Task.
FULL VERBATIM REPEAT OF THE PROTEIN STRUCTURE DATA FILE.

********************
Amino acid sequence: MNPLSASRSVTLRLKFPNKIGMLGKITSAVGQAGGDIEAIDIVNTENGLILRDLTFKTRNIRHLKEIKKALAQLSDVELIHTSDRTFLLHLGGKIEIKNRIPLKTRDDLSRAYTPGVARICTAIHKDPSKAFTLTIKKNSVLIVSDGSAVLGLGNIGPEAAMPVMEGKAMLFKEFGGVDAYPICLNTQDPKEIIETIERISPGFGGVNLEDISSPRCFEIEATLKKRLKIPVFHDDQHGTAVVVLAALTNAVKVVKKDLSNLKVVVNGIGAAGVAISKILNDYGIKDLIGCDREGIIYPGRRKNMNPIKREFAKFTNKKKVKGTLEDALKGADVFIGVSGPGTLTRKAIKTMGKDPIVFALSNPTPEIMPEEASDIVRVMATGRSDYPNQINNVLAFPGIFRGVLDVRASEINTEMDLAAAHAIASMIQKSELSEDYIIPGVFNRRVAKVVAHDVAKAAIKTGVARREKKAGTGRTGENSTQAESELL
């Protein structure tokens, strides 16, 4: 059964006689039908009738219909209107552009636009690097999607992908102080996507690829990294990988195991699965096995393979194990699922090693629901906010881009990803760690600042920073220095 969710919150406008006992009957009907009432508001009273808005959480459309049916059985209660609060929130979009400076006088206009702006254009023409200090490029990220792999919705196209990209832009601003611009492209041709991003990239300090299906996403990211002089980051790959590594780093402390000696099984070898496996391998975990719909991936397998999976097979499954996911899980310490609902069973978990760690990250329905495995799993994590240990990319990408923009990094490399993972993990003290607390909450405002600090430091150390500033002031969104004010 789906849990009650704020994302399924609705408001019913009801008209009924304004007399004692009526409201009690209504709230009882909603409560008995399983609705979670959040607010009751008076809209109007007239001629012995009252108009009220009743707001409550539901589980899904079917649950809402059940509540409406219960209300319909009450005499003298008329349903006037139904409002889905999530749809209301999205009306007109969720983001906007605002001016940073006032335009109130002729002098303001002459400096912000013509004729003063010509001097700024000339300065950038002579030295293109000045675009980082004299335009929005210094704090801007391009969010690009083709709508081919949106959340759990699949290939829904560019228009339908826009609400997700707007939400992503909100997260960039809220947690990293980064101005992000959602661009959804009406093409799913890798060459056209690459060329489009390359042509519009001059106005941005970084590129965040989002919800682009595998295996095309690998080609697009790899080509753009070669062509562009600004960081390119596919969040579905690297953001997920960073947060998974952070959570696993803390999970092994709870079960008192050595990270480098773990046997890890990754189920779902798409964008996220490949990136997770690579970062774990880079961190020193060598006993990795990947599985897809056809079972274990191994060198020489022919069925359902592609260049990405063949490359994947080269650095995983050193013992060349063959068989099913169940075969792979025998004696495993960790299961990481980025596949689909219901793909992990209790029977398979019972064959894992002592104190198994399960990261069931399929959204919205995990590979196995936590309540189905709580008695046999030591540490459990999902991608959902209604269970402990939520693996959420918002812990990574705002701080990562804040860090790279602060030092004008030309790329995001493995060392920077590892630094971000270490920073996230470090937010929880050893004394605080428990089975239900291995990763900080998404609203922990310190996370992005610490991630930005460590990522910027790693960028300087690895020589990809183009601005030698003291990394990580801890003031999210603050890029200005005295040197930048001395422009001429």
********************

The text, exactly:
Amino acid sequence: MNPLSASRSVTLRLKFPNKIGMLGKITSAVGQAGGDIEAIDIVNTENGLILRDLTFKTRNIRHLKEIKKALAQLSDVELIHTSDRTFLLHLGGKIEIKNRIPLKTRDDLSRAYTPGVARICTAIHKDPSKAFTLTIKKNSVLIVSDGSAVLGLGNIGPEAAMPVMEGKAMLFKEFGGVDAYPICLNTQDPKEIIETIERISPGFGGVNLEDISSPRCFEIEATLKKRLKIPVFHDDQHGTAVVVLAALTNAVKVVKKDLSNLKVVVNGIGAAGVAISKILNDYGIKDLIGCDREGIIYPGRRKNMNPIKREFAKFTNKKKVKGTLEDALKGADVFIGVSGPGTLTRKAIKTMGKDPIVFALSNPTPEIMPEEASDIVRVMATGRSDYPNQINNVLAFPGIFRGVLDVRASEINTEMDLAAAHAIASMIQKSELSEDYIIPGVFNRRVAKVVAHDVAKAAIKTGVARREKKAGTGRTGENSTQAESELL
């Protein structure tokens, strides 16, 4: 059964006689039908009738219909209107552009636009690097999607992908102080996507690829990294990988195991699965096995393979194990699922090693629901906010881009990803760690600042920073220095 969710919150406008006992009957009907009432508001009273808005959480459309049916059985209660609060929130979009400076006088206009702006254009023409200090490029990220792999919705196209990209832009601003611009492209041709991003990239300090299906996403990211002089980051790959590594780093402390000696099984070898496996391998975990719909991936397998999976097979499954996911899980310490609902069973978990760690990250329905495995799993994590240990990319990408923009990094490399993972993990003290607390909450405002600090430091150390500033002031969104004010 789906849990009650704020994302399924609705408001019913009801008209009924304004007399004692009526409201009690209504709230009882909603409560008995399983609705979670959040607010009751008076809209109007007239001629012995009252108009009220009743707001409550539901589980899904079917649950809402059940509540409406219960209300319909009450005499003298008329349903006037139904409002889905999530749809209301999205009306007109969720983001906007605002001016940073006032335009109130002729002098303001002459400096912000013509004729003063010509001097700024000339300065950038002579030295293109000045675009980082004299335009929005210094704090801007391009969010690009083709709508081919949106959340759990699949290939829904560019228009339908826009609400997700707007939400992503909100997260960039809220947690990293980064101005992000959602661009959804009406093409799913890798060459056209690459060329489009390359042509519009001059106005941005970084590129965040989002919800682009595998295996095309690998080609697009790899080509753009070669062509562009600004960081390119596919969040579905690297953001997920960073947060998974952070959570696993803390999970092994709870079960008192050595990270480098773990046997890890990754189920779902798409964008996220490949990136997770690579970062774990880079961190020193060598006993990795990947599985897809056809079972274990191994060198020489022919069925359902592609260049990405063949490359994947080269650095995983050193013992060349063959068989099913169940075969792979025998004696495993960790299961990481980025596949689909219901793909992990209790029977398979019972064959894992002592104190198994399960990261069931399929959204919205995990590979196995936590309540189905709580008695046999030591540490459990999902991608959902209604269970402990939520693996959420918002812990990574705002701080990562804040860090790279602060030092004008030309790329995001493995060392920077590892630094971000270490920073996230470090937010929880050893004394605080428990089975239900291995990763900080998404609203922990310190996370992005610490991630930005460590990522910027790693960028300087690895020589990809183009601005030698003291990394990580801890003031999210603050890029200005005295040197930048001395422009001429």